Lesson 8: Quit waiting for the right time and get in the game. Give yourself a chance to win!
9. Always Set Goals
Whether you’re a brand new freelance writer or a seasoned grizzly veteran, I think setting goals is crucial to success. Like a good fitness goal, you can’t measure what you don’t manage.
If you’re brand new and don’t have any clients yet, set goals like:
- Pitch 5 clients per day.
- Apply to 10 job boards.
- Create 5 portfolio pieces.
- Earn my first $1,000 in 30 days.
If you’re a seasoned writer, set goals like:
- Land a retainer client.
- Get one new client at a new higher rate.
- Pitch a big publication like Forbes, Business Insider, etc.
Also, don’t set goals once and get complacent. I did this once I started earning $4,000/month pretty regularly and it kept me at that income level for months.
Instead, don’t get complacent. Make sure to keep setting big goals, pitching new clients, and force yourself to level up.
Lesson 9: Keep setting goals to level up and play bigger.
10. Just Keep Going
Everything gets easier in your freelancing journey, as long as you don’t quit. When things get tough, the universe is testing you.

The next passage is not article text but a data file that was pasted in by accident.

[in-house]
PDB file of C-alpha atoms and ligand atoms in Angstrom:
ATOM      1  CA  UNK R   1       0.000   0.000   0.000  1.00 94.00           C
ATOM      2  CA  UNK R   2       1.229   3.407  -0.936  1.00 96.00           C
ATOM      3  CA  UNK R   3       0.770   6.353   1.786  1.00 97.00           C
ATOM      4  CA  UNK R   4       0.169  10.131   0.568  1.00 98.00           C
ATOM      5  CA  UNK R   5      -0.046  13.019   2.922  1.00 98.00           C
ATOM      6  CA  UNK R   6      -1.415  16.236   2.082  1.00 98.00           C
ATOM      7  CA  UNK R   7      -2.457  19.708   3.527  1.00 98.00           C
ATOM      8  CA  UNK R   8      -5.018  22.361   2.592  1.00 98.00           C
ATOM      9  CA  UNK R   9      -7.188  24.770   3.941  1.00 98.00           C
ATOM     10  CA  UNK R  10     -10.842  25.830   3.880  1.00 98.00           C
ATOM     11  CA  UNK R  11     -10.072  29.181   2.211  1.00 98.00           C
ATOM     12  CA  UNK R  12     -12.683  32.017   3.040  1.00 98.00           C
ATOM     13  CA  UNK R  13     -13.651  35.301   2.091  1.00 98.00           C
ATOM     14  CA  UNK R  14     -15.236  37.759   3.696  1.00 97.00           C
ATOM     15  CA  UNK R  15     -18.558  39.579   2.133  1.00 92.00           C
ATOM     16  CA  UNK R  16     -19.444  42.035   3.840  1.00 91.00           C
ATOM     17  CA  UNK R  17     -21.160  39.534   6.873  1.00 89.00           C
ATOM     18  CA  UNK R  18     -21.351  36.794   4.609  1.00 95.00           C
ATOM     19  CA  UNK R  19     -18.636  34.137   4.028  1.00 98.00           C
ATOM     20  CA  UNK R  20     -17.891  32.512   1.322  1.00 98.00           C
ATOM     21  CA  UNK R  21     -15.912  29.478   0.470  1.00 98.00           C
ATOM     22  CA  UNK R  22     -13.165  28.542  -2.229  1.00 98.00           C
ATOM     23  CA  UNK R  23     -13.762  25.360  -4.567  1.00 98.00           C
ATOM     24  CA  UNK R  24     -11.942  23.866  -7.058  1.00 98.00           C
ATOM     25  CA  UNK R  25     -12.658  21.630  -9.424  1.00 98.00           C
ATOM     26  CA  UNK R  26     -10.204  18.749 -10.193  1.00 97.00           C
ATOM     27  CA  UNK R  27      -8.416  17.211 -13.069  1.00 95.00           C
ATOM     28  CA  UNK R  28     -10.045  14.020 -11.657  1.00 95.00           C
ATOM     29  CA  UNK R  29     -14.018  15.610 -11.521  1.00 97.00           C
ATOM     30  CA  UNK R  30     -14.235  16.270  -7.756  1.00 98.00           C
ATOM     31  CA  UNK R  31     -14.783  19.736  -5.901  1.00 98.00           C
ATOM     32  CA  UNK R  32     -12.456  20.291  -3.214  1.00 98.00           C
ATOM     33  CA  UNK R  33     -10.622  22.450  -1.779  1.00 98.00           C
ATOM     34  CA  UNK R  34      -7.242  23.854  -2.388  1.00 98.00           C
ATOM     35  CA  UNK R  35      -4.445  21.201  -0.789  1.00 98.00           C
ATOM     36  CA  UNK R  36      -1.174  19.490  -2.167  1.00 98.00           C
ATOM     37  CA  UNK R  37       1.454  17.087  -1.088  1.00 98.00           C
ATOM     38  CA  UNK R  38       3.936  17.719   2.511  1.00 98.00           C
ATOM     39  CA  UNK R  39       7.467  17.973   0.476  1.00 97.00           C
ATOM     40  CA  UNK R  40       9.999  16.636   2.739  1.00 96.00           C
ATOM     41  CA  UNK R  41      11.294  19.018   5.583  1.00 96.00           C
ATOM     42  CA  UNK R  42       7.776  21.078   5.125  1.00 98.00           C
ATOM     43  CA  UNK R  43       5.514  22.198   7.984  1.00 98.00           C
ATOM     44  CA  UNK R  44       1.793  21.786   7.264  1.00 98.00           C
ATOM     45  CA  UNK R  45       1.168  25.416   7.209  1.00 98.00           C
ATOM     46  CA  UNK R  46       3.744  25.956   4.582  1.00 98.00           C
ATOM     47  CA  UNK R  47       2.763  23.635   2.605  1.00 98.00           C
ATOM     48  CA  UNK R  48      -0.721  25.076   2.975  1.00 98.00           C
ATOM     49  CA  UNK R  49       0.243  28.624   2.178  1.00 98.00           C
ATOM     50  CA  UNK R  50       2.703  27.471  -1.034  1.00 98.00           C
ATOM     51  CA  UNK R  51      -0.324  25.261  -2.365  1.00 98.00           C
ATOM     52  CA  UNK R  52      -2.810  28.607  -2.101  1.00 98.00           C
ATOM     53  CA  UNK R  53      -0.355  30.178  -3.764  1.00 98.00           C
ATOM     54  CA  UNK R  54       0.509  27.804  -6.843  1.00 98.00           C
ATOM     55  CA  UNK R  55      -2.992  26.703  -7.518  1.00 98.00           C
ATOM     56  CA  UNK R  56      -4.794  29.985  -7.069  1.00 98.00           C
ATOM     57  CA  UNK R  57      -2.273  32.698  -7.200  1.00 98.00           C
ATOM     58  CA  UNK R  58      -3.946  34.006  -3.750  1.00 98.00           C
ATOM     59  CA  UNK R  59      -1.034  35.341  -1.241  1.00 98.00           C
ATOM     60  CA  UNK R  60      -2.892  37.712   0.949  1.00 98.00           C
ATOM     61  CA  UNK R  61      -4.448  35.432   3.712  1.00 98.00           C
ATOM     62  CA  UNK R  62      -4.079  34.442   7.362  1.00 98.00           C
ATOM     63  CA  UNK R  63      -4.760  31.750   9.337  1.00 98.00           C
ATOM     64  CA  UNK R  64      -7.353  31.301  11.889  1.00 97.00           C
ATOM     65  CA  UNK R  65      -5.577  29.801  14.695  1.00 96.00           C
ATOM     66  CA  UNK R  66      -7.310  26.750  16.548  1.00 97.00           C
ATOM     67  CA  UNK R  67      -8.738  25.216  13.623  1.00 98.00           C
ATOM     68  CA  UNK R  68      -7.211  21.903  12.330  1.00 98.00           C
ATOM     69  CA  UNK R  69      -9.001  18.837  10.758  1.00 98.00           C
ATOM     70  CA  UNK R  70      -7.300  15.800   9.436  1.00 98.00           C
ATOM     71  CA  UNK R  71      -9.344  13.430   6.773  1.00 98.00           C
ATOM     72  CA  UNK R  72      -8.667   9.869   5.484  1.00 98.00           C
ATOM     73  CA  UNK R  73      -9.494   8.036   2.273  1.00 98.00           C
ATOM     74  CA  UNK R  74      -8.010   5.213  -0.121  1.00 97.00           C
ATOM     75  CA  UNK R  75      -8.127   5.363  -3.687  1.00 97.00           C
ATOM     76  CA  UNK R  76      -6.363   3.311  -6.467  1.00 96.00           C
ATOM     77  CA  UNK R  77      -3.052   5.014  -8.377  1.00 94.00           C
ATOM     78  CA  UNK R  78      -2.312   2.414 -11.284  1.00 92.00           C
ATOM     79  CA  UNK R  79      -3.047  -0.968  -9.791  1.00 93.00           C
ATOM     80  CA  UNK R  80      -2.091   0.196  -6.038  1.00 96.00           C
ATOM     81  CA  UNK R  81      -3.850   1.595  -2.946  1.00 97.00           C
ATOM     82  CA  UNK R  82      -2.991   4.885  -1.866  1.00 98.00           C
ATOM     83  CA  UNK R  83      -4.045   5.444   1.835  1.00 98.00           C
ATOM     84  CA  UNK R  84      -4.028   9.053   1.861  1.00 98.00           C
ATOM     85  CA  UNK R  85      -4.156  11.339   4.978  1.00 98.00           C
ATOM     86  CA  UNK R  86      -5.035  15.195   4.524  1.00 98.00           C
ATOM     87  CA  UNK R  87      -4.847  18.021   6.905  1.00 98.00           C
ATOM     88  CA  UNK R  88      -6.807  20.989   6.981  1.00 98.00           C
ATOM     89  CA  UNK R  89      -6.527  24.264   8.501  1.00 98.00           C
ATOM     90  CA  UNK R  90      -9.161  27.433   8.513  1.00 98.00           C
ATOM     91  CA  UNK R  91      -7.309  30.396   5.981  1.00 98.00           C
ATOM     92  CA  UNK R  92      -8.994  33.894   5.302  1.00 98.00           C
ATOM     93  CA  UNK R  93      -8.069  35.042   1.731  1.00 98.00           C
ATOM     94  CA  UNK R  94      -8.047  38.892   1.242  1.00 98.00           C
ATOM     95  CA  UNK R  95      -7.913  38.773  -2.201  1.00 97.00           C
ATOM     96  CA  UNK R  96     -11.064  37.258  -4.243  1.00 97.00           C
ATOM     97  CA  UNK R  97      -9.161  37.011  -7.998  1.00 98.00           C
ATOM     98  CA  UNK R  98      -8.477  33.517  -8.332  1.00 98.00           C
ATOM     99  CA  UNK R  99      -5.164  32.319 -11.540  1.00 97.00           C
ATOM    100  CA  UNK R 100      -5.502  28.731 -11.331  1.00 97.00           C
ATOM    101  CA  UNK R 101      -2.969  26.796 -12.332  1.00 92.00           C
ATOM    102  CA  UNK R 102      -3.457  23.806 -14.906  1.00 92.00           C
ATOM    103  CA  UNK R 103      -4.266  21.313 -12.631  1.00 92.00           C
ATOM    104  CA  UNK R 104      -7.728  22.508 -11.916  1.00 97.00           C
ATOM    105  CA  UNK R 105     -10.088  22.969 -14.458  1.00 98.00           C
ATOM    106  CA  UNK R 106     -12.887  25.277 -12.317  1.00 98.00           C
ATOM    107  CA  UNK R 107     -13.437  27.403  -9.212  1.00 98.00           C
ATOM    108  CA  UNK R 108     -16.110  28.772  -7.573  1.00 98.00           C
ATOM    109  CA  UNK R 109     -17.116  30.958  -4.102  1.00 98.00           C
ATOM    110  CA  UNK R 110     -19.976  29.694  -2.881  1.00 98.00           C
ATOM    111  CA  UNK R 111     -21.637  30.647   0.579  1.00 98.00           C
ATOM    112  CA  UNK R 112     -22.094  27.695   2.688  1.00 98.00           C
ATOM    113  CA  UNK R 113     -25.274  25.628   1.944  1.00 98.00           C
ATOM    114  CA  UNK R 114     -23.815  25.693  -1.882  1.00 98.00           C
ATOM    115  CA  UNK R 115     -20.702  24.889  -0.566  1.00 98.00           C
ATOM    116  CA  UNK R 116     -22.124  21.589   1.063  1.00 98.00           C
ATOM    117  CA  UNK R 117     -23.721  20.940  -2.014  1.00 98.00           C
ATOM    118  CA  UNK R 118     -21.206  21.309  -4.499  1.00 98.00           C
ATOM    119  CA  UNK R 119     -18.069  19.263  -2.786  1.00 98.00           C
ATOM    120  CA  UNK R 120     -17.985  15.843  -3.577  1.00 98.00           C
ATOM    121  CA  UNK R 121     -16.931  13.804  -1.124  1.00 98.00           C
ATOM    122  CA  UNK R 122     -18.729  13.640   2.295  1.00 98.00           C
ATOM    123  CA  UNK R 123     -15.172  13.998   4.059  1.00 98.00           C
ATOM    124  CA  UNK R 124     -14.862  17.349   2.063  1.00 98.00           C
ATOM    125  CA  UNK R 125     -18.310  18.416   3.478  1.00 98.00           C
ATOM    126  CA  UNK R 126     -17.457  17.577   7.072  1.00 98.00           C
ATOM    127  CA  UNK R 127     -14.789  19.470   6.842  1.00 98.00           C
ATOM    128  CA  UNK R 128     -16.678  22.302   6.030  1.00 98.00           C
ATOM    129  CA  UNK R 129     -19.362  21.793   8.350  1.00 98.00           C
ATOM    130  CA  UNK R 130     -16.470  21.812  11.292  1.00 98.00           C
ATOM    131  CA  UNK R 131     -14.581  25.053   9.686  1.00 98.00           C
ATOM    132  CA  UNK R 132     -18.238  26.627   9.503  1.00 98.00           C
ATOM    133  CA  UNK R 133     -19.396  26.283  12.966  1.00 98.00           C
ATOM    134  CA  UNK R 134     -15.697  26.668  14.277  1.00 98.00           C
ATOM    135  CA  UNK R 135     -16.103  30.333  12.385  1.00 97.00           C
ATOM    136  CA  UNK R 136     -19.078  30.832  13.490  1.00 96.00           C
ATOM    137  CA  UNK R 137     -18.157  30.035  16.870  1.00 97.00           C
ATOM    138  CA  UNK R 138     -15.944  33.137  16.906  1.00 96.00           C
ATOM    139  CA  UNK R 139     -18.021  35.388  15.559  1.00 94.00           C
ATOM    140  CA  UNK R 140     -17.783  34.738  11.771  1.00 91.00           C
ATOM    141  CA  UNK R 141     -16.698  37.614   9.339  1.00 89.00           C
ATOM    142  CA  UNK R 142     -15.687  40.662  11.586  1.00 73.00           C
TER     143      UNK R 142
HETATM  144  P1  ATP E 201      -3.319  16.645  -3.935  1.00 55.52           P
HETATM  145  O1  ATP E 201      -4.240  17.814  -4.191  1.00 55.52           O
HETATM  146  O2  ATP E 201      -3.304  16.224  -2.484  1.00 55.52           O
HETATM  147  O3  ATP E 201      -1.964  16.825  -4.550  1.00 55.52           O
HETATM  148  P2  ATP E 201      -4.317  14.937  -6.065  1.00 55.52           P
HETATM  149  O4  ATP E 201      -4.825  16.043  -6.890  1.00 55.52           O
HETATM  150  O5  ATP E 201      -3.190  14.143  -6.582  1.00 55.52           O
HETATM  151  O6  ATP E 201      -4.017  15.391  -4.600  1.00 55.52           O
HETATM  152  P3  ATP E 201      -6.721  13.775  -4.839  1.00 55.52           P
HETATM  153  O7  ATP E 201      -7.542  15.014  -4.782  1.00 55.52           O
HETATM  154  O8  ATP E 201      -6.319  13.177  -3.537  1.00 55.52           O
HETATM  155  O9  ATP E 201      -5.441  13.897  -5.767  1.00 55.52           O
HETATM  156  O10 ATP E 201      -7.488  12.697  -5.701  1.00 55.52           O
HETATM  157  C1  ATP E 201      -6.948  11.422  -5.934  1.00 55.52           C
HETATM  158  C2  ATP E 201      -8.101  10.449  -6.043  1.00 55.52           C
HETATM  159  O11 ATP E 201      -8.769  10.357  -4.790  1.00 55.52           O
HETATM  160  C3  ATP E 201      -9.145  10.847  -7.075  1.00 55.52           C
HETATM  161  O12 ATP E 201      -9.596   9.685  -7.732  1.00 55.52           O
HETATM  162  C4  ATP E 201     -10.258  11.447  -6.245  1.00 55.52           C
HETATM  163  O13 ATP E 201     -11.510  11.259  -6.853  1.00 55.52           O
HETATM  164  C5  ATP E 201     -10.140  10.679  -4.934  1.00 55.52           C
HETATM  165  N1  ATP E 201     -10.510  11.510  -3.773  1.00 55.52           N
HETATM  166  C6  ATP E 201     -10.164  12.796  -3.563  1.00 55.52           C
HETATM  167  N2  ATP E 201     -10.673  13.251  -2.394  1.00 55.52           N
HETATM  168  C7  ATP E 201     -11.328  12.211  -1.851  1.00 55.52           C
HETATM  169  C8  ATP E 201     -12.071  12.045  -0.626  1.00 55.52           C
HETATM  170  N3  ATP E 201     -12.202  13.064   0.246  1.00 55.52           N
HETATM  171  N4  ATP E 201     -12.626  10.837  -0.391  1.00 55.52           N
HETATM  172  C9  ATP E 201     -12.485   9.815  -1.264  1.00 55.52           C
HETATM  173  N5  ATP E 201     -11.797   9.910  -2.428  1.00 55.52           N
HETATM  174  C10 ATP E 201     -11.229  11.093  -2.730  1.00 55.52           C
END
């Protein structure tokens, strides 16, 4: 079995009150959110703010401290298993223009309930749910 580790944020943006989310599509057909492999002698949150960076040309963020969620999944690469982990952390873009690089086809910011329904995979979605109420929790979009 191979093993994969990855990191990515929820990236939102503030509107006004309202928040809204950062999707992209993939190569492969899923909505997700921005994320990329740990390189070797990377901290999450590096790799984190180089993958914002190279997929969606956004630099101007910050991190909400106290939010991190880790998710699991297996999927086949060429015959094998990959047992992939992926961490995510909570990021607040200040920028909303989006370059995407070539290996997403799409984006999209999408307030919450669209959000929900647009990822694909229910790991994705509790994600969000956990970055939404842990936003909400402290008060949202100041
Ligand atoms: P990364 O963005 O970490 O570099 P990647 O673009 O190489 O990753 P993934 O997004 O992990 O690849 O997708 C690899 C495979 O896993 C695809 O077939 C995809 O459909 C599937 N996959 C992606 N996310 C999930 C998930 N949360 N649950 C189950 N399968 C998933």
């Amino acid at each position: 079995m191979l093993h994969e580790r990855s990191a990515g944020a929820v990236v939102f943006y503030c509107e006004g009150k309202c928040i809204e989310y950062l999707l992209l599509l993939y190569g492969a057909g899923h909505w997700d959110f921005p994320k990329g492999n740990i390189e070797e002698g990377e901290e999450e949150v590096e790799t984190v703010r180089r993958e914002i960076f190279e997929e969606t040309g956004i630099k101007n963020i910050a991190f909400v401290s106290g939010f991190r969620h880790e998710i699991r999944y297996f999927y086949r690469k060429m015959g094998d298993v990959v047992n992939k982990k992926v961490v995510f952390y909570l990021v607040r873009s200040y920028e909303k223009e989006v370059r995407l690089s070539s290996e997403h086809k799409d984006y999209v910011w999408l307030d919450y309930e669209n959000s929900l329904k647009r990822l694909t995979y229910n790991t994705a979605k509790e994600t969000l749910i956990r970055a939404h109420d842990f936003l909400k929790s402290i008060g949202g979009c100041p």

It’s up to you to learn from the challenge and grow stronger. The weak ones quit, the strong ones succeed.
Here’s the thing…
- Your first blog posts are going to suck.
- Your first client pitch will probably make you cringe six months later.
- The first piece that you write for a client will probably need a lot of edits.
Trust me, I know from experience. I can’t even read my first book. I hate watching my old YouTube videos. And I’m embarrassed by my old blog posts.
This is all part of the learning curve. The people that win in business and life never give up. Even when things are tough, they find a way (or make one).
If you really want the freedom and lifestyle from writing online, you can’t give up.
Lesson 10: Trust the process.
I love writing content like this.
It’s fun to go back mentally to where you were a few years ago and see how far you’ve come.
Because as you can tell, I was never a natural talent, and making money as a writer didn’t come easy for me. But I never quit, and that’s why I’ve become a six-figure writer.
Finally, as you go on with your journey, make sure to look back and appreciate what you’ve accomplished as well.
Because here’s the thing, you’ll always be chasing a goal. The carrot that you dangle in front of yourself is always moving.
If you’re making $3,000/month, then you’ll want $5,000, then $10,000, etc.
So as you climb the ladder of success and get new clients, make more money, become a top writer, or get featured in big publications, never forget to look back. Always congratulate yourself for far you’ve come.
It’s amazing how much can change in six months or a year if you do the work and believe in yourself.
Get out there and make it happen.